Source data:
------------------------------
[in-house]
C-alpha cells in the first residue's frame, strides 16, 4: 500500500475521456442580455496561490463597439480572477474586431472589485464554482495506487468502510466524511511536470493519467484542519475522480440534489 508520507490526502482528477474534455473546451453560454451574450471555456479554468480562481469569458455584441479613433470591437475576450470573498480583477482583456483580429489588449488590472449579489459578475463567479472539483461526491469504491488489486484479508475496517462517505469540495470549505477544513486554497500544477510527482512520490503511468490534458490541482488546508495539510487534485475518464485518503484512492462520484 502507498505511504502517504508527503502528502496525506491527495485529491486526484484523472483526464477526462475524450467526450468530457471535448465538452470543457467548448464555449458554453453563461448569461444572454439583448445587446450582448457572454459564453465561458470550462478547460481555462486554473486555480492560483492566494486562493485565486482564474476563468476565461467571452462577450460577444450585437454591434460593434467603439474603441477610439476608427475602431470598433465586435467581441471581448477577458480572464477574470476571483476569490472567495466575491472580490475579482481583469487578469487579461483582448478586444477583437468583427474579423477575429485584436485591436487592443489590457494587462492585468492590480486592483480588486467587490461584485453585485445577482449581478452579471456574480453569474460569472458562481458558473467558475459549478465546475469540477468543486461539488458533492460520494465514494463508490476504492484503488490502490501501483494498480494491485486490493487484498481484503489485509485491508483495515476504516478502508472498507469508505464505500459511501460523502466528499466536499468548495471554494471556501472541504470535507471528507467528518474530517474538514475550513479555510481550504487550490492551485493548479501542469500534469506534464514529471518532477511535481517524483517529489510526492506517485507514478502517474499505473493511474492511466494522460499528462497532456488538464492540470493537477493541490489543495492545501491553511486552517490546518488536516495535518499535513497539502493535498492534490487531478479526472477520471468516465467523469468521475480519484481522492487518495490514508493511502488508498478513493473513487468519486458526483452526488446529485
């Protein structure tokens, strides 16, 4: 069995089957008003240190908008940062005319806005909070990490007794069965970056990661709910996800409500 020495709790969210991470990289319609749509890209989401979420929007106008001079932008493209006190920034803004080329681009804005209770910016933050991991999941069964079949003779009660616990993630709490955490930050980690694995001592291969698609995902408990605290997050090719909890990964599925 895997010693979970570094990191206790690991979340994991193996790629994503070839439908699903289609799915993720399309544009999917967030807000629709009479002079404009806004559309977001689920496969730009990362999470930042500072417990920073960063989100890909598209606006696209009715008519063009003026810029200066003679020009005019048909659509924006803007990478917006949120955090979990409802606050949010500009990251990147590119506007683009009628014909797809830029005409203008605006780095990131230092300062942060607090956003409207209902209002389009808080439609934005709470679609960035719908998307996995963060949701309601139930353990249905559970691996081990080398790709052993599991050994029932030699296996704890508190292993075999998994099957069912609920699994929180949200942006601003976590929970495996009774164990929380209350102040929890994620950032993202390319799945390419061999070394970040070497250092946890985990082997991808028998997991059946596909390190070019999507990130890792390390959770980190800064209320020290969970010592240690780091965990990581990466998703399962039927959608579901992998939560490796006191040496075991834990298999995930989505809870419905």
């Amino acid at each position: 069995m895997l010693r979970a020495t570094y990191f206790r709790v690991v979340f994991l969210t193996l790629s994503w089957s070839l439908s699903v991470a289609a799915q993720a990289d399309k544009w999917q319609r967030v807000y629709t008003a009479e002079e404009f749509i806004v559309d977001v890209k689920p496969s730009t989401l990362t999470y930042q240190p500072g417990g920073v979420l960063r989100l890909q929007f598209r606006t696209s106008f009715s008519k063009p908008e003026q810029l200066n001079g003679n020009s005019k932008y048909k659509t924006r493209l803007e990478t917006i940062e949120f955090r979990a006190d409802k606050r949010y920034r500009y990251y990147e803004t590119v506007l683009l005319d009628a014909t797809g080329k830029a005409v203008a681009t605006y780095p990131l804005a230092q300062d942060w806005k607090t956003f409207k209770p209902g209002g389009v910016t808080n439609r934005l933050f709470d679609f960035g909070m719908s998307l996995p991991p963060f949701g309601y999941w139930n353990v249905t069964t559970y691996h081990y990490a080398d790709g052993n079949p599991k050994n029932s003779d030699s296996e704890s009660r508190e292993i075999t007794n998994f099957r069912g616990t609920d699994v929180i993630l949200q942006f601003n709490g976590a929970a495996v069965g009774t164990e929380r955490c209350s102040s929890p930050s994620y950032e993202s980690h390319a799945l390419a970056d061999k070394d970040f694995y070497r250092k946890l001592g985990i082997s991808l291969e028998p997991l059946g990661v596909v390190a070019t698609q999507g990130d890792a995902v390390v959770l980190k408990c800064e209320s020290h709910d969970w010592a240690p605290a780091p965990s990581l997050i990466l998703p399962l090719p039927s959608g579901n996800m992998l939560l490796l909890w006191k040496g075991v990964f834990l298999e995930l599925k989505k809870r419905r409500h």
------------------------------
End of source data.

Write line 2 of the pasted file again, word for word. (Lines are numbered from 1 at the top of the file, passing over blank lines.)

C-alpha cells in the first residue's frame, strides 16, 4: 500500500475521456442580455496561490463597439480572477474586431472589485464554482495506487468502510466524511511536470493519467484542519475522480440534489 508520507490526502482528477474534455473546451453560454451574450471555456479554468480562481469569458455584441479613433470591437475576450470573498480583477482583456483580429489588449488590472449579489459578475463567479472539483461526491469504491488489486484479508475496517462517505469540495470549505477544513486554497500544477510527482512520490503511468490534458490541482488546508495539510487534485475518464485518503484512492462520484 502507498505511504502517504508527503502528502496525506491527495485529491486526484484523472483526464477526462475524450467526450468530457471535448465538452470543457467548448464555449458554453453563461448569461444572454439583448445587446450582448457572454459564453465561458470550462478547460481555462486554473486555480492560483492566494486562493485565486482564474476563468476565461467571452462577450460577444450585437454591434460593434467603439474603441477610439476608427475602431470598433465586435467581441471581448477577458480572464477574470476571483476569490472567495466575491472580490475579482481583469487578469487579461483582448478586444477583437468583427474579423477575429485584436485591436487592443489590457494587462492585468492590480486592483480588486467587490461584485453585485445577482449581478452579471456574480453569474460569472458562481458558473467558475459549478465546475469540477468543486461539488458533492460520494465514494463508490476504492484503488490502490501501483494498480494491485486490493487484498481484503489485509485491508483495515476504516478502508472498507469508505464505500459511501460523502466528499466536499468548495471554494471556501472541504470535507471528507467528518474530517474538514475550513479555510481550504487550490492551485493548479501542469500534469506534464514529471518532477511535481517524483517529489510526492506517485507514478502517474499505473493511474492511466494522460499528462497532456488538464492540470493537477493541490489543495492545501491553511486552517490546518488536516495535518499535513497539502493535498492534490487531478479526472477520471468516465467523469468521475480519484481522492487518495490514508493511502488508498478513493473513487468519486458526483452526488446529485